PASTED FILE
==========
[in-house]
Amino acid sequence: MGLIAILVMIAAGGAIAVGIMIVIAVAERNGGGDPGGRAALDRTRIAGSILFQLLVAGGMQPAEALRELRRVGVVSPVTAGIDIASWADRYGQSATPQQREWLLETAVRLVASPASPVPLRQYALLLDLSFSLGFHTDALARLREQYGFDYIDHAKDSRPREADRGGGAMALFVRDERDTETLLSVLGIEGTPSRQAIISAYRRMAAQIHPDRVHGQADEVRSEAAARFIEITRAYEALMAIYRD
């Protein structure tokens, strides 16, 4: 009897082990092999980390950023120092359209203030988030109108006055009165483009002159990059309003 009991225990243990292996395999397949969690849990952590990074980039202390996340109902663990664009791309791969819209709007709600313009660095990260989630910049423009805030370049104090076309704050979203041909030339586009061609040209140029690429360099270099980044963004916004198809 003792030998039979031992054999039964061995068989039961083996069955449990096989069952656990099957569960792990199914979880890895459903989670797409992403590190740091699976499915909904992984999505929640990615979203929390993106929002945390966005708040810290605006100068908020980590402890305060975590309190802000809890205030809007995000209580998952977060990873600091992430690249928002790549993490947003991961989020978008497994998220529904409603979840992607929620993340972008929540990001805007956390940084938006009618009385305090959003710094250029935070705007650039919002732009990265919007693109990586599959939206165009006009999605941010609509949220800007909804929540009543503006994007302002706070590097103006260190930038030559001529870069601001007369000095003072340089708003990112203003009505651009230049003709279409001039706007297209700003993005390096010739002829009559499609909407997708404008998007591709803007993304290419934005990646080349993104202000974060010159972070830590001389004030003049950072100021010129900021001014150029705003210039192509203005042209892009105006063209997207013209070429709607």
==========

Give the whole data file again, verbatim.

[in-house]
Amino acid sequence: MGLIAILVMIAAGGAIAVGIMIVIAVAERNGGGDPGGRAALDRTRIAGSILFQLLVAGGMQPAEALRELRRVGVVSPVTAGIDIASWADRYGQSATPQQREWLLETAVRLVASPASPVPLRQYALLLDLSFSLGFHTDALARLREQYGFDYIDHAKDSRPREADRGGGAMALFVRDERDTETLLSVLGIEGTPSRQAIISAYRRMAAQIHPDRVHGQADEVRSEAAARFIEITRAYEALMAIYRD
């Protein structure tokens, strides 16, 4: 009897082990092999980390950023120092359209203030988030109108006055009165483009002159990059309003 009991225990243990292996395999397949969690849990952590990074980039202390996340109902663990664009791309791969819209709007709600313009660095990260989630910049423009805030370049104090076309704050979203041909030339586009061609040209140029690429360099270099980044963004916004198809 003792030998039979031992054999039964061995068989039961083996069955449990096989069952656990099957569960792990199914979880890895459903989670797409992403590190740091699976499915909904992984999505929640990615979203929390993106929002945390966005708040810290605006100068908020980590402890305060975590309190802000809890205030809007995000209580998952977060990873600091992430690249928002790549993490947003991961989020978008497994998220529904409603979840992607929620993340972008929540990001805007956390940084938006009618009385305090959003710094250029935070705007650039919002732009990265919007693109990586599959939206165009006009999605941010609509949220800007909804929540009543503006994007302002706070590097103006260190930038030559001529870069601001007369000095003072340089708003990112203003009505651009230049003709279409001039706007297209700003993005390096010739002829009559499609909407997708404008998007591709803007993304290419934005990646080349993104202000974060010159972070830590001389004030003049950072100021010129900021001014150029705003210039192509203005042209892009105006063209997207013209070429709607």